December morning, 6:20 a.m.
A waning crescent mooon sits on an apricot horizon, set against a dusky blue curtain.
A half hour later, the road dips in front of me and the sky is webbed with the lacy lungs of trees. The cattle lie in the frosted field, massive black stones. A tall, slim birch at the edge of the field glows snow-white.
I love winter and welcome its invitation to come inside, into the dark, where my spirit rests and is refreshed. Winter beckons me to slow down, to pay attention. Color is not so easy to find, but it’s there if you take the time to look, and it seems more precious because of its scarcity.
The deep textured green of a bit of moss under the pachysandra, the scarlet drops on the winter berry bush, the bronze stains on maple’s bark, these quiet gifts make me pause. I need these infusions of color, these reminders of the life that goes on during the stillness of the frozen season.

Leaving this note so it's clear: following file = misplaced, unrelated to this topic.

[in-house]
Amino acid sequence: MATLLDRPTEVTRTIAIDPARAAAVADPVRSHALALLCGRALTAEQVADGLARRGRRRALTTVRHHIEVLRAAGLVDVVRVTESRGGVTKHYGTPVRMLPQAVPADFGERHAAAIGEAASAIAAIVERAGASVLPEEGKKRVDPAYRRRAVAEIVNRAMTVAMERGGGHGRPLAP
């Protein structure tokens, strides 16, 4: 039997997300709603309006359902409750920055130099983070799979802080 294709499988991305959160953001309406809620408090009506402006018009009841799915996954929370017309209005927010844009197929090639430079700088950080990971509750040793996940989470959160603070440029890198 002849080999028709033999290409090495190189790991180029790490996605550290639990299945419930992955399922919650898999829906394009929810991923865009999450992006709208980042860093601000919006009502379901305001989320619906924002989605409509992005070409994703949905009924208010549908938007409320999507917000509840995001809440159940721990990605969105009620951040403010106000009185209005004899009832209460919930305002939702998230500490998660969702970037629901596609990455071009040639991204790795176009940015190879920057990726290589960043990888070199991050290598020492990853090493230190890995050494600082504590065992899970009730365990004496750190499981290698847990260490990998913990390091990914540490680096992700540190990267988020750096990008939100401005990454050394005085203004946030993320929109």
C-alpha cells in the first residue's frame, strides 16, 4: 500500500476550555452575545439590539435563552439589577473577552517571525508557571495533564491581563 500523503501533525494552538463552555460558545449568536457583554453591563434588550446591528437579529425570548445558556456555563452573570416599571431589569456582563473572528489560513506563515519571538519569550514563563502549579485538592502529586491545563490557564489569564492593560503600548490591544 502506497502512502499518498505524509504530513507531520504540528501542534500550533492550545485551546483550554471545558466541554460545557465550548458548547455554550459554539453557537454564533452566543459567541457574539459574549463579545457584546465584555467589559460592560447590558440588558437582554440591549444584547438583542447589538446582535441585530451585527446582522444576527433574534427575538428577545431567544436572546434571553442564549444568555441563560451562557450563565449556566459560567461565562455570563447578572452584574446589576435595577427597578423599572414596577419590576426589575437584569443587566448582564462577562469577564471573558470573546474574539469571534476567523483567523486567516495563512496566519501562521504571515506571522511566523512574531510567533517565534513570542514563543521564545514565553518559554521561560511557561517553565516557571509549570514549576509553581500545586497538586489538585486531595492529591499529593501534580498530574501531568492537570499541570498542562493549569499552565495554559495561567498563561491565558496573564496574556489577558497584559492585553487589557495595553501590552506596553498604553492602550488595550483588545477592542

I am in search of what’s under the surface. My mind talks, talks, talks, but my spirit speaks in stillness. Its voice whispers, uses fewer words, sometimes not words at all, but an image, a hue, a sense of something. These are the messsages I listen for, and winter brings me closer to them.